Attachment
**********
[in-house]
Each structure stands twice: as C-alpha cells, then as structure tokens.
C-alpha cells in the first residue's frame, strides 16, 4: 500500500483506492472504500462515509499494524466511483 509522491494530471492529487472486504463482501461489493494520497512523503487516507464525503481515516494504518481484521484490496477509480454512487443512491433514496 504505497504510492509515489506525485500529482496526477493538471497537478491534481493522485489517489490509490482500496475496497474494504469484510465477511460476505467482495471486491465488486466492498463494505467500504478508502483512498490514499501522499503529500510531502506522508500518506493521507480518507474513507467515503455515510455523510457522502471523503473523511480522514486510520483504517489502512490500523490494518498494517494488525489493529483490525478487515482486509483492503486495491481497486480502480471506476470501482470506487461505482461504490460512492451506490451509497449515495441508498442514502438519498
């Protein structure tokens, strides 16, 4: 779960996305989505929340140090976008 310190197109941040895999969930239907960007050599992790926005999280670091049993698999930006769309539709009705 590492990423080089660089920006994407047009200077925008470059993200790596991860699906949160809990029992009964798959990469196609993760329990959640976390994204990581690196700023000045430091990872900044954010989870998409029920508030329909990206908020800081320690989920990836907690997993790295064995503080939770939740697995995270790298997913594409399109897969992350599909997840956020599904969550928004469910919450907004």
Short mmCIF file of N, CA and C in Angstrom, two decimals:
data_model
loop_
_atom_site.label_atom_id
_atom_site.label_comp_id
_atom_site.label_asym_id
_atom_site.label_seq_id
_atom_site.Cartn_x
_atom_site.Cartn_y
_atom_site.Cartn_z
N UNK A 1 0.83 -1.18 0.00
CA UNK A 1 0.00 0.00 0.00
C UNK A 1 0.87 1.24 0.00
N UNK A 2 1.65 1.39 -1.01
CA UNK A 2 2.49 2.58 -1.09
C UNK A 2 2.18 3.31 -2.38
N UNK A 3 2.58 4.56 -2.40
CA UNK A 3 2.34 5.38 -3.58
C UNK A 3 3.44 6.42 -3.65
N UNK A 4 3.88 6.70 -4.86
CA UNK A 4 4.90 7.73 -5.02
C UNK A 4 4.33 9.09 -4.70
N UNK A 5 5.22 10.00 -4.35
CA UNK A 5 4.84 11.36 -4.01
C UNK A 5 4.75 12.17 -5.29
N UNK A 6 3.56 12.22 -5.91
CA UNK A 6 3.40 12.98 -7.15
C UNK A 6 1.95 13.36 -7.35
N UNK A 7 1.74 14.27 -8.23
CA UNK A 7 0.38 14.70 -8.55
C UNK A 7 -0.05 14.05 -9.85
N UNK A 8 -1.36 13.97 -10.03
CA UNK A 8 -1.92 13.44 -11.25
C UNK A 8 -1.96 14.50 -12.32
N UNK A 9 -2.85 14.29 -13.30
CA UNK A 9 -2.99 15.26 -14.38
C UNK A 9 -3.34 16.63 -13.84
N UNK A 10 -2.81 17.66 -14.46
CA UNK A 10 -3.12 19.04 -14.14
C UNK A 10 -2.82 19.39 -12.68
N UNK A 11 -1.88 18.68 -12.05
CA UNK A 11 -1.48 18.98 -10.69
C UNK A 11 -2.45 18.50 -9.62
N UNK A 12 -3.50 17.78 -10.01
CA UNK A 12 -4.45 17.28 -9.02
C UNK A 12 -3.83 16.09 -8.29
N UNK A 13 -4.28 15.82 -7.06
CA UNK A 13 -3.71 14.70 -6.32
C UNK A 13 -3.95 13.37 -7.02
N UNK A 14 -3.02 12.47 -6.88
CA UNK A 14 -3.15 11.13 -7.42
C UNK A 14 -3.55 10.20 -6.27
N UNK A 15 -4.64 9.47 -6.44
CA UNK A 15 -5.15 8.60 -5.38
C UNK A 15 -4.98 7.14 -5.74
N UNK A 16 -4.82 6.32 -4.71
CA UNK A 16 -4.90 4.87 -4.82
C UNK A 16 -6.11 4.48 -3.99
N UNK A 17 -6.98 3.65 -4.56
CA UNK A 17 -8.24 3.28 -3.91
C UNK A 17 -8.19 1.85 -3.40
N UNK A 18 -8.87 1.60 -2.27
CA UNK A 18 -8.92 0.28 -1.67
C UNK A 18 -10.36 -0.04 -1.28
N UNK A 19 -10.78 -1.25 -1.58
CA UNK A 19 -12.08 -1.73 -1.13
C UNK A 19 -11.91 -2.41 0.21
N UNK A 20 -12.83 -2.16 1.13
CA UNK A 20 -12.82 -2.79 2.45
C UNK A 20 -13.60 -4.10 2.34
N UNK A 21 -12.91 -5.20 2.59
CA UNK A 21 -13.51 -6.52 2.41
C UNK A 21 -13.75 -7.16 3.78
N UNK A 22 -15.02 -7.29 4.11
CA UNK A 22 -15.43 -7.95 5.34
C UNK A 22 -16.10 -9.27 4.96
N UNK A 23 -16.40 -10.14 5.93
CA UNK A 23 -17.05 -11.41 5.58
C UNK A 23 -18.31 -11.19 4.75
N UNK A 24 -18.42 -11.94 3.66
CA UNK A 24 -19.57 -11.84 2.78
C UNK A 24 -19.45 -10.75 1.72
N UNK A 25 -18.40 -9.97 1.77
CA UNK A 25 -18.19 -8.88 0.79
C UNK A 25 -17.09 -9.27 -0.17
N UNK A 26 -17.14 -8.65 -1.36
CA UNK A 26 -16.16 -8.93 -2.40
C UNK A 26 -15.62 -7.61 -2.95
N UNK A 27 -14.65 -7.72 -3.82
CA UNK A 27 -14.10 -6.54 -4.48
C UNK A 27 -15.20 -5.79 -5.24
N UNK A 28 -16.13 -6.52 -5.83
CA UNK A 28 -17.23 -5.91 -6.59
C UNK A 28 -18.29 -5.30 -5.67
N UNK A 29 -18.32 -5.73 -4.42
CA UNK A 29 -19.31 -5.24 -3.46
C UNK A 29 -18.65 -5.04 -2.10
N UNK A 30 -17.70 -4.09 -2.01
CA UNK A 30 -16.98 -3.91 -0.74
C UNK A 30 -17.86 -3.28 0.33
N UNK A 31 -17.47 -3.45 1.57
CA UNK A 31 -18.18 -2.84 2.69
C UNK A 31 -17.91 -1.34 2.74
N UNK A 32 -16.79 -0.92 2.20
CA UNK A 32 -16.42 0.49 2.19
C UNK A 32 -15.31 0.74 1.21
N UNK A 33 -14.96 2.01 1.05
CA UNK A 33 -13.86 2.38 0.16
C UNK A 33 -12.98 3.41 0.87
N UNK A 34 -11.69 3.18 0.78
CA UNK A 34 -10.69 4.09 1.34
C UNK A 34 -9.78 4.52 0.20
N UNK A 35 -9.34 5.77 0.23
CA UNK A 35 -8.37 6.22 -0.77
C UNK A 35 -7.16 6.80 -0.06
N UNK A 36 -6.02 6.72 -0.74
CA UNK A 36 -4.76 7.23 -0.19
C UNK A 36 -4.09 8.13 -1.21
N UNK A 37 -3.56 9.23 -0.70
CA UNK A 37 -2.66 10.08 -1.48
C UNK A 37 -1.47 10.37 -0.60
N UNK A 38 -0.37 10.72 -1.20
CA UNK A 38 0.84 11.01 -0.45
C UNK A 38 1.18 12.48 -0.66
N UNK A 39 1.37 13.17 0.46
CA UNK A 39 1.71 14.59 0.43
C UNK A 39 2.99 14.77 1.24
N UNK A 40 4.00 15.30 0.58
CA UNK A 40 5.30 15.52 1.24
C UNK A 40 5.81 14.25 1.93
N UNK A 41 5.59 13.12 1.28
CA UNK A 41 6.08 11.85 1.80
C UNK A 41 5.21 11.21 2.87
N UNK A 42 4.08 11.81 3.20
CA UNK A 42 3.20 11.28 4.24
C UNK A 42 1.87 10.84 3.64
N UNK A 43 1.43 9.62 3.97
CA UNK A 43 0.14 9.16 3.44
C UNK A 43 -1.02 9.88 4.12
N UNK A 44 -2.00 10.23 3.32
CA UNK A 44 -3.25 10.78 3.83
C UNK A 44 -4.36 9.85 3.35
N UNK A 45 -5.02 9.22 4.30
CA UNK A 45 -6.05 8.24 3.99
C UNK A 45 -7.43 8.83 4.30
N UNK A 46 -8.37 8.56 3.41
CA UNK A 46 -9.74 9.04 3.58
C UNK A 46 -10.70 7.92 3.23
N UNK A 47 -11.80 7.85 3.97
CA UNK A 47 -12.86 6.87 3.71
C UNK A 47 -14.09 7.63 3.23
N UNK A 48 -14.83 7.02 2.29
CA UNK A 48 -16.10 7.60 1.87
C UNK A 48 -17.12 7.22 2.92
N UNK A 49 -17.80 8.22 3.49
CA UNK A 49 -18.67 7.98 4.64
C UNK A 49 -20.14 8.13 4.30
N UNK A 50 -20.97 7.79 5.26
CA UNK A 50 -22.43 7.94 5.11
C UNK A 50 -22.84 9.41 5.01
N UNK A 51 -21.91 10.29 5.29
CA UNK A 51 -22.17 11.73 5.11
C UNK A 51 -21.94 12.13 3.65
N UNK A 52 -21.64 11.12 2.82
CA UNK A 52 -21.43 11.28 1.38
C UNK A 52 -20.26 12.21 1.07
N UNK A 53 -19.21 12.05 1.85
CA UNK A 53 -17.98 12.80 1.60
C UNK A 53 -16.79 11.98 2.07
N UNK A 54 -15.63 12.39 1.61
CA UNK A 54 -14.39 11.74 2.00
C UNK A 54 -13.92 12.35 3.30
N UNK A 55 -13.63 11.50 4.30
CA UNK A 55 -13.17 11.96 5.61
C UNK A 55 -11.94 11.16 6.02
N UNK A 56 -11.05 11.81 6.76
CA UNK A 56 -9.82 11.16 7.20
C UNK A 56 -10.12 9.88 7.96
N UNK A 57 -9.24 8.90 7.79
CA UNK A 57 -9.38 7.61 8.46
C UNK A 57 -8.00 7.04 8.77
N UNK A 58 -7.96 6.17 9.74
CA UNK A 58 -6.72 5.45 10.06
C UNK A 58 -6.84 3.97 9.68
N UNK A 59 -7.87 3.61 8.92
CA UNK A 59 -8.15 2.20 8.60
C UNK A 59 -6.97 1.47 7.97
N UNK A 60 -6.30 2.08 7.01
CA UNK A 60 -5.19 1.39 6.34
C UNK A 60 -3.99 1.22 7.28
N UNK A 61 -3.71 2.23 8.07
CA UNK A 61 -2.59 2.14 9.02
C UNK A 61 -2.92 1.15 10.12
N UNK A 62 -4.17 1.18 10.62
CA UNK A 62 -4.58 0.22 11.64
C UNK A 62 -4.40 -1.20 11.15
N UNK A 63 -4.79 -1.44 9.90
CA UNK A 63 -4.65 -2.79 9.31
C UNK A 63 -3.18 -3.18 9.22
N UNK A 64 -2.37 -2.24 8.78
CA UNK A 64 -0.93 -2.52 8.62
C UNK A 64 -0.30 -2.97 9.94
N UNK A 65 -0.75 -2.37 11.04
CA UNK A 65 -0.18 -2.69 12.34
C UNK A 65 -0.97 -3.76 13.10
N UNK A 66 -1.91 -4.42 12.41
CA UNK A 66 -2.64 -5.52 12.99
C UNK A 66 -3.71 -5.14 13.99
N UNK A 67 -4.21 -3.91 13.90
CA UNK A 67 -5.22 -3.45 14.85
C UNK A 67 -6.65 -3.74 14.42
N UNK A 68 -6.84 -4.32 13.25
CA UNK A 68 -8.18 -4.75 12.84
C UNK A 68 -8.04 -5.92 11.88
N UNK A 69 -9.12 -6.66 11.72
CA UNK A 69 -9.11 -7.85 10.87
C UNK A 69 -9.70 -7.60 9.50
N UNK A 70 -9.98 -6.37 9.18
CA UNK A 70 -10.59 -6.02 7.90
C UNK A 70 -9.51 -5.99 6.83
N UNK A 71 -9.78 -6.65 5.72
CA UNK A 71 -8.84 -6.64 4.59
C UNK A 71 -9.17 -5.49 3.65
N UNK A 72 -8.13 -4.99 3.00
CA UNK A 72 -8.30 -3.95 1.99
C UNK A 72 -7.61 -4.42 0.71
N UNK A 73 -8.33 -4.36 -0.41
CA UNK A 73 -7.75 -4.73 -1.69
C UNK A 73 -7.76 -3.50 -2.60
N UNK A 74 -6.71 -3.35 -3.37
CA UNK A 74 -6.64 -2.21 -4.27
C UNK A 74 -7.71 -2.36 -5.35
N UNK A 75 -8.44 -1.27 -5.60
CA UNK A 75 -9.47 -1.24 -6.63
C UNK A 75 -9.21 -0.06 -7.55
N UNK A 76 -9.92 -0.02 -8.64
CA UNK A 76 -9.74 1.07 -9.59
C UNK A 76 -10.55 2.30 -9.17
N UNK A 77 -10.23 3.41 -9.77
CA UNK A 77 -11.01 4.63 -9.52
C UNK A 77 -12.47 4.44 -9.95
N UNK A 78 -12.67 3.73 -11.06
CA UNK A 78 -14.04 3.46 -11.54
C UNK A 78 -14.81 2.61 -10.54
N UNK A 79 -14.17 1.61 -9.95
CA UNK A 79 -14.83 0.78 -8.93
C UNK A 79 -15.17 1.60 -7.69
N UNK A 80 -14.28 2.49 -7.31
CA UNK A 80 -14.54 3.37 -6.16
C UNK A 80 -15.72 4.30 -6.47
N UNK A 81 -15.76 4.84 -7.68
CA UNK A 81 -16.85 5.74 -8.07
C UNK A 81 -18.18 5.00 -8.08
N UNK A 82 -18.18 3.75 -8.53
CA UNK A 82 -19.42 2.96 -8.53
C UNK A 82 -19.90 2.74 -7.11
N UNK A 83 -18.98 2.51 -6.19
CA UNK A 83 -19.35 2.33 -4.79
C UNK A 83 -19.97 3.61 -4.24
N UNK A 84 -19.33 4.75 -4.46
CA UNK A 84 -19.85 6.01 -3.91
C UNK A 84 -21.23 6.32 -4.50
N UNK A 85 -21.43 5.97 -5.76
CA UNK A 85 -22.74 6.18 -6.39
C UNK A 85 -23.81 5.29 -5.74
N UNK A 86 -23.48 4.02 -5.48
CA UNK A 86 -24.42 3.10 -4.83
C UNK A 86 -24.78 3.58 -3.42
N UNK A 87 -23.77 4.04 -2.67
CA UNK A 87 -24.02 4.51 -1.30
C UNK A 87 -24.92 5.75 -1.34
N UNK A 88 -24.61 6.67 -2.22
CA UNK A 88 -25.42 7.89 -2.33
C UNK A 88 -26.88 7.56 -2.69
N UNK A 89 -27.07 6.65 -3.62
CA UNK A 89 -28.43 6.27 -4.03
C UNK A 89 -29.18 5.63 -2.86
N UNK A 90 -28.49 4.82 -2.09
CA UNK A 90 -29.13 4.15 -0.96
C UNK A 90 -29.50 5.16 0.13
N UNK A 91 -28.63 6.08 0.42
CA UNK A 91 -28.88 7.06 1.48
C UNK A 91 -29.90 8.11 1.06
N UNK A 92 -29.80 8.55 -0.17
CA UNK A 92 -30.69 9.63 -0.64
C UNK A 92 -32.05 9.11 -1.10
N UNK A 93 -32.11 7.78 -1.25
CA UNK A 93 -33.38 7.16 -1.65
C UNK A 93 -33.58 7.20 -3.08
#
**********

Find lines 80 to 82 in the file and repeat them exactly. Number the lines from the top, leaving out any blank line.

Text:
C UNK A 22 -16.10 -9.27 4.96
N UNK A 23 -16.40 -10.14 5.93
CA UNK A 23 -17.05 -11.41 5.58